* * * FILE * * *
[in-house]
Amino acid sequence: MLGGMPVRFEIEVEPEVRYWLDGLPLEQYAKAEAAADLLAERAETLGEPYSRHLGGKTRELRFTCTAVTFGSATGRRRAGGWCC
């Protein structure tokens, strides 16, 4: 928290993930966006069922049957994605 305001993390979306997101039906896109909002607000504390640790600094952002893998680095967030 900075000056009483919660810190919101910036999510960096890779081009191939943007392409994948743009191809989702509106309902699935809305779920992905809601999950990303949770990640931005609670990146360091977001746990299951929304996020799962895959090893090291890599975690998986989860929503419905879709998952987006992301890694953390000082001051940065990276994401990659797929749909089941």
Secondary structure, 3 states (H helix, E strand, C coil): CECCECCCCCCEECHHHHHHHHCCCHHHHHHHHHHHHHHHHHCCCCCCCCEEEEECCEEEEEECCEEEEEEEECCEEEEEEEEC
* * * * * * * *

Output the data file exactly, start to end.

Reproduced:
[in-house]
Amino acid sequence: MLGGMPVRFEIEVEPEVRYWLDGLPLEQYAKAEAAADLLAERAETLGEPYSRHLGGKTRELRFTCTAVTFGSATGRRRAGGWCC
């Protein structure tokens, strides 16, 4: 928290993930966006069922049957994605 305001993390979306997101039906896109909002607000504390640790600094952002893998680095967030 900075000056009483919660810190919101910036999510960096890779081009191939943007392409994948743009191809989702509106309902699935809305779920992905809601999950990303949770990640931005609670990146360091977001746990299951929304996020799962895959090893090291890599975690998986989860929503419905879709998952987006992301890694953390000082001051940065990276994401990659797929749909089941």
Secondary structure, 3 states (H helix, E strand, C coil): CECCECCCCCCEECHHHHHHHHCCCHHHHHHHHHHHHHHHHHCCCCCCCCEEEEECCEEEEEECCEEEEEEEECCEEEEEEEEC